Tag: Affordable Care Act

HSA Consulting Services Finds HSA Plans Widely Available and Attractively Priced On ACA Exchanges

Editor note: This article was originally published December 5, 2013 and can be found here.

HSA-qualified plans are widely available, attractively priced, but may be hard to identify on Federally run ACA Exchanges according to a new research report by HSA Consulting Services, a consulting firm focused on the growth of Health Savings Accounts.

HSA plans and tax-advantaged accounts have grown rapidly in their first ten years of existence and now cover more than fifteen million Americans. Many people feared that the Affordable Care Act (ACA) would dampen HSA growth or even eliminate HSA options, especially in light of the Massachusetts experience, where HSAs have not been as popular.

“Our research shows that HSAs play a prominent role in the ACA exchanges, accounting for nearly 20% of total offerings,” said Todd Berkley, President of HSA Consulting Services.

According to the research, HSA plans are 11% less expensive than non-HSA plans offered on the Federally run ACA exchanges. “This will save the typical family over $1,000 per year in premium costs on average if they choose an HSA-qualified plan,” said Roy Ramthun, Founder and Advisor to HSA Consulting Services. “In some states the savings is considerably higher,” Ramthun added.

While HSA plans are widely available and attractively priced, they may be hard to identify on Healthcare.gov, because there is no way to search for an HSA plan or to verify that a plan is HSA-Qualified while on the site.

“If the exchanges survive their slow start and grow as expected, HSAs will likely grow rapidly and be among the most affordable options in the Affordable Care Act,” added John Young, a consultant to HSA Consulting Services.

To download the white paper Health Savings Account Plan Availability On Federally-Run Affordable Care Act Exchanges, visit http://www.hsaconsultingservices.com/.

Learn more about Health Savings Accounts and Sterling Health Services.

HSA-­‐qualified
plans
are
widely
available,
attractively
priced,
but
may
be
hard
to
identify
on
Federally
run
ACA
Exchanges
according
to
new
research
report
by
HSA
Consulting
Services,
a
consulting
firm
focused
on
the
growth
of
Health
Savings
Accounts.
HSA
plans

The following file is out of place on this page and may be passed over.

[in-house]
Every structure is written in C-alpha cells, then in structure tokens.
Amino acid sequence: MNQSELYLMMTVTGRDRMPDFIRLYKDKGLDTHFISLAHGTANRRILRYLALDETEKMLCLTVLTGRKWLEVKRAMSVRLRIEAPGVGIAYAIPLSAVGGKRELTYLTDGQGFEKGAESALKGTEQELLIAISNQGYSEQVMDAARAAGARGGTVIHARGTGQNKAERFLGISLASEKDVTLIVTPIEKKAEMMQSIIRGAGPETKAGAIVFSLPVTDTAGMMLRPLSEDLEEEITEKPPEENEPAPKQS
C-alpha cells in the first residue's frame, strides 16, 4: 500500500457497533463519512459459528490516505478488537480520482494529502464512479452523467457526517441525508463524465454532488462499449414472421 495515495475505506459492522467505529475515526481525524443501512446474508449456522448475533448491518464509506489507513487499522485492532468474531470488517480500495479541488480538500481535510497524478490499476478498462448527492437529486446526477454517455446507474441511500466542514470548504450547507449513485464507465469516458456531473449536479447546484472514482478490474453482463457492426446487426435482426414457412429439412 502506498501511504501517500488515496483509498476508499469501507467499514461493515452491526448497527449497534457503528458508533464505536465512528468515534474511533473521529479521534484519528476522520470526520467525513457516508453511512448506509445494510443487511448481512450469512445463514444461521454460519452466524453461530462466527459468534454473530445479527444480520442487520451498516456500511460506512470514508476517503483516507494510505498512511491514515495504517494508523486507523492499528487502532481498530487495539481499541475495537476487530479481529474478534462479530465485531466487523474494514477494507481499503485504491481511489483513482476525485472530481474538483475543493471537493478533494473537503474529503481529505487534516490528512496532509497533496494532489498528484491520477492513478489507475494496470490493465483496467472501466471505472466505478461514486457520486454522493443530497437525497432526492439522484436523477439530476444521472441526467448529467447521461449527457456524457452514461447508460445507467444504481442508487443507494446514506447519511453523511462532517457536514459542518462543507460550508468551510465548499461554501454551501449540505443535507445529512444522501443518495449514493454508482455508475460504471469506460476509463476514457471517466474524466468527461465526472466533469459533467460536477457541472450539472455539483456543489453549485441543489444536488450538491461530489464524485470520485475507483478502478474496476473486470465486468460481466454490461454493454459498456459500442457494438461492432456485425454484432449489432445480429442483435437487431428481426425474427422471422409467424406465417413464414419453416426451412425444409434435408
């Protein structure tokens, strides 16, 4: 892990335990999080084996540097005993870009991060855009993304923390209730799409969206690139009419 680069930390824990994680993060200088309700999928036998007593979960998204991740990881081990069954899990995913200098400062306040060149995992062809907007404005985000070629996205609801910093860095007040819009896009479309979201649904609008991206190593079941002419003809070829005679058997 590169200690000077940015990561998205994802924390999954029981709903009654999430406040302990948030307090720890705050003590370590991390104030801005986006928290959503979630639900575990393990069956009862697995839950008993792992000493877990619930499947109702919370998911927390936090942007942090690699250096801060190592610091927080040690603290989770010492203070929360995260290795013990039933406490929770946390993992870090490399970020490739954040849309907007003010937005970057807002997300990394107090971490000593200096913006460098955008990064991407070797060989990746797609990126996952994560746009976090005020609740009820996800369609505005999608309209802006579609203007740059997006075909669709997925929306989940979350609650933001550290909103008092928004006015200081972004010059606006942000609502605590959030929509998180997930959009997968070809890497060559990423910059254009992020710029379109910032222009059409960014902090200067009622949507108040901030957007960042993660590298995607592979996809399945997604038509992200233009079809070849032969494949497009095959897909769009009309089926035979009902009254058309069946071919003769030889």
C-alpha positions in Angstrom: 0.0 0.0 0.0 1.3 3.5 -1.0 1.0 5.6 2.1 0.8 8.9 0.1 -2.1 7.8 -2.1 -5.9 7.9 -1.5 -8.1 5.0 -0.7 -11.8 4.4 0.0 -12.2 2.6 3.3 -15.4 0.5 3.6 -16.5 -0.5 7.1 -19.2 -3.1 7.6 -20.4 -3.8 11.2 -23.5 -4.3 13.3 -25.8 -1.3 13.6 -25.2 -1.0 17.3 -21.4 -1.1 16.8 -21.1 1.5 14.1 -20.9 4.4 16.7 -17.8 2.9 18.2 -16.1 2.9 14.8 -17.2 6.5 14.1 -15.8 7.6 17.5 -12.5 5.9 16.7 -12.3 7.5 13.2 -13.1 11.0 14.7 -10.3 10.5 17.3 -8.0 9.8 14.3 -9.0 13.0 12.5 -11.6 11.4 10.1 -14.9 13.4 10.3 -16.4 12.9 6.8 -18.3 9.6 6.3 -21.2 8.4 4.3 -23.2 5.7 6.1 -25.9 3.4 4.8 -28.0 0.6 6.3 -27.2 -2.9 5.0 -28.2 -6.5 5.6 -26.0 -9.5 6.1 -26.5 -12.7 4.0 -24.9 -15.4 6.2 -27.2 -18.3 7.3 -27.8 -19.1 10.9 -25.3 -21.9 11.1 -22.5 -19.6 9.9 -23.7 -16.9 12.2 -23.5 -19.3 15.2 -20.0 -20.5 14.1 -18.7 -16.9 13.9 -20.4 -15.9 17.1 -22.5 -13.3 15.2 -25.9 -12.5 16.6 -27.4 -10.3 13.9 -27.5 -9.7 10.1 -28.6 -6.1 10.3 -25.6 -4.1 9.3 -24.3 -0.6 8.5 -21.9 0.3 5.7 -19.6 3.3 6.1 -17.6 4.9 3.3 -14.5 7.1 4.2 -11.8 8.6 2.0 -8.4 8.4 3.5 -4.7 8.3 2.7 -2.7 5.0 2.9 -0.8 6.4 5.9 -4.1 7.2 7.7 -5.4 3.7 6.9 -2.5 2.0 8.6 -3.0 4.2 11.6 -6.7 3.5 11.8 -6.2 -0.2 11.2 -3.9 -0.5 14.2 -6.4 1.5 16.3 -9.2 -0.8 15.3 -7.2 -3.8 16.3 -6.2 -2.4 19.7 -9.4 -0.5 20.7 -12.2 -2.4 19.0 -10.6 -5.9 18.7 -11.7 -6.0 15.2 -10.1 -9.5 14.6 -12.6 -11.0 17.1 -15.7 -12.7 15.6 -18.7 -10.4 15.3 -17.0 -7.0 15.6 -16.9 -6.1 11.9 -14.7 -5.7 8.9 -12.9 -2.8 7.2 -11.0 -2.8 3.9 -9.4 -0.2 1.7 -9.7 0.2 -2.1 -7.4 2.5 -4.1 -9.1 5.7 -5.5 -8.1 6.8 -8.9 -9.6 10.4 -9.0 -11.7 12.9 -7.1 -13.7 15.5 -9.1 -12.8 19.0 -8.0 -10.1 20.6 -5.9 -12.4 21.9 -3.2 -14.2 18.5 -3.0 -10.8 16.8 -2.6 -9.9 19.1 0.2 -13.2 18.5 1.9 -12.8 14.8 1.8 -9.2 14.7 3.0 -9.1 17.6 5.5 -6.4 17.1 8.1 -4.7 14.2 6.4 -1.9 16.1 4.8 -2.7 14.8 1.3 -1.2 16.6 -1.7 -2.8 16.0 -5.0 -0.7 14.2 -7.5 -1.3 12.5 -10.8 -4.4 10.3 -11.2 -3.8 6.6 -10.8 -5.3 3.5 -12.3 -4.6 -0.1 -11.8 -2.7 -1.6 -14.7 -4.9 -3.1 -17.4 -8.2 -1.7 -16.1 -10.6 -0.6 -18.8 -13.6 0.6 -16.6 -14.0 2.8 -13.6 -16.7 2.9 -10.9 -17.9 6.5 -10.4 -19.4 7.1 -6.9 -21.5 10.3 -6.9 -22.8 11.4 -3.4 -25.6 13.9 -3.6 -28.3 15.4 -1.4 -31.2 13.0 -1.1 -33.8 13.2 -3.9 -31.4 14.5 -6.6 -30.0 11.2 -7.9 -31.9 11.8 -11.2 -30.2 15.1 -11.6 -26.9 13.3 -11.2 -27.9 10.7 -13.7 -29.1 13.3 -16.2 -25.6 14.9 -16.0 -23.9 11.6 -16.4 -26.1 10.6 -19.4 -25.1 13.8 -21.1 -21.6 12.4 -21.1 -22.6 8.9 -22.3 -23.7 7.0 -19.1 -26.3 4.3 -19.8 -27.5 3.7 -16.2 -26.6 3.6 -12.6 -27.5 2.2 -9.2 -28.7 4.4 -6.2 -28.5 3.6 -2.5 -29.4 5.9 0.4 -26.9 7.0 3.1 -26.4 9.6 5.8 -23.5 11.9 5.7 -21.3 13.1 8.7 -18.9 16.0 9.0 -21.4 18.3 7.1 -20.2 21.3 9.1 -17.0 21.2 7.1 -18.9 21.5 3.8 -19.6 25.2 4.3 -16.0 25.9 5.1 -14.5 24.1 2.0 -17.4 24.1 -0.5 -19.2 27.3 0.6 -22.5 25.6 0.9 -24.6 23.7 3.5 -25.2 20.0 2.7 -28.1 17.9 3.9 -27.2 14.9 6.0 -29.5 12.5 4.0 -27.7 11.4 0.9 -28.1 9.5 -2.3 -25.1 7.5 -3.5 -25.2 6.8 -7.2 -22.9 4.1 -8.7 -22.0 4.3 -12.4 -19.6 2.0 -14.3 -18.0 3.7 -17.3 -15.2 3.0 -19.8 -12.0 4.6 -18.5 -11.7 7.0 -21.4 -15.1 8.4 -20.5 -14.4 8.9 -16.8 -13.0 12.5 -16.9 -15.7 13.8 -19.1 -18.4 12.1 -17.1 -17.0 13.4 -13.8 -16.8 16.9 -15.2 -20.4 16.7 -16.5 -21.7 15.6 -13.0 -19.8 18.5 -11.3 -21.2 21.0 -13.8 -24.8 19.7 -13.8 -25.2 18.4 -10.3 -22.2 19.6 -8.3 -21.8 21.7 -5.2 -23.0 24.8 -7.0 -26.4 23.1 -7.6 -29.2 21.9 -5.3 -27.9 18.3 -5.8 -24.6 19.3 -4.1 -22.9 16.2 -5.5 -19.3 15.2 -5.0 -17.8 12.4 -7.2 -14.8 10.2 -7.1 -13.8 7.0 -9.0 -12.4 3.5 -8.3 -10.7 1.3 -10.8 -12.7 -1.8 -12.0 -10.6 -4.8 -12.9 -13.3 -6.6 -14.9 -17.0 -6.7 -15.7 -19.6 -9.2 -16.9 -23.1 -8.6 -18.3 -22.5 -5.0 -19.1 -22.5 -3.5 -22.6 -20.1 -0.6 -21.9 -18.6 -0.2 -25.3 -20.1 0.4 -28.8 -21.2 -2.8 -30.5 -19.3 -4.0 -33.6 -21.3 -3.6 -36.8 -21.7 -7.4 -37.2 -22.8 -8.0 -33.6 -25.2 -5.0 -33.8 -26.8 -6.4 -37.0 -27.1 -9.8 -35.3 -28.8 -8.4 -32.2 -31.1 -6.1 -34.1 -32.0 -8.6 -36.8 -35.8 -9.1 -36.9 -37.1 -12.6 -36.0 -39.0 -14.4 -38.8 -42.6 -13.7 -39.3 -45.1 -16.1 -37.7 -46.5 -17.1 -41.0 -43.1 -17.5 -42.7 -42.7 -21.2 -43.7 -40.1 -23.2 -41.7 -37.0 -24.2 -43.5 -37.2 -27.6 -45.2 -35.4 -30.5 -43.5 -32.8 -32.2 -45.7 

and
tax-­‐advantaged
accounts
have
grown
rapidly
in
their
first
ten
years
of
existence
and
now
cover
more
than
fifteen
million
Americans.
Many
people
feared
that
the
Affordable
Care
Act
(ACA)
would
dampen
HSA
growth
or
even
eliminate
HSA
options,
especially
in
light
of
the
Massachusetts
experience,
where
HSAs
have
not
been
as
popular.
“Our
research
shows
that
HSAs
play
a
prominent
role
in
the
ACA
exchanges,
accounting
for
nearly
20%
of
total
offerings”,
said
Todd
Berkley,
President
of
HSA
Consulting
Services.
According
to
the
research,
HSA
plans
are
11%
less
expensive
than
non-­‐HSA
plans
offered
on
the
Federally-­‐run
ACA
exchanges.
“This
will
save
the
typical
family
over
$1,000
per
year
in
premium
costs
on
average
if
they
choose
an
HSA-­‐qualified
plan”,
said
Roy
Ramthun,
Founder
and
Advisor
to
HSA
Consulting
Services.
“In
some
states
the
savings
is
considerably
higher,”
Ramthun
added.
While
HSA
plans
are
widely
available
and
attractively
priced,
they
may
be
hard
to
identify
on
Healthcare.gov,
because
there
is
no
way
to
search
for
an
HSA
plan
or
to
verify
that
a
plan
is
HSA-­‐Qualified
while
on
the
site.
“If
the
exchanges
survive
their
slow
start
and
grow
as
expected,
HSAs
will
likely
grow
rapidly
and
be
among
the
most
affordable
options
in
the
Affordable
Care
Act”,
added
John
Young,
a
consultant
to
HSA
Consulting
Services.

Most federally run exchanges will offer more plans, lower premiums than expected, HHS report shows

Editor note: This article originally appeared here.

An eagerly awaited report by HHS released Wednesday on health plan premiums and participation in the 36 states where the federal government is fully or partly running the new insurance exchanges shows that consumers in most of those states will have many plans to choose from and that premiums will be significantly lower than expected in 2014.

When the exchanges open for enrollment Oct. 1, individuals and families will have an average of 53 plan choices, almost everyone will have a choice of two or more insurance issuers, and the average premium nationally for the second-cheapest silver-tier plan will be $328 a month without a federal premium subsidy—16% lower than projections based on Congressional Budget Office estimates. Counting federal tax credits, 56% of uninsured Americans may pay less than $100 per person per month for coverage, including Medicaid in states that expand Medicaid, according to the report.

The number of local plan choices available to consumers on the federally facilitated exchanges will range from six to 169. On average, there are eight different health insurers participating in each of the exchanges, ranging from one to 13. The report found that premiums tend to be lower in states with more participating insurers.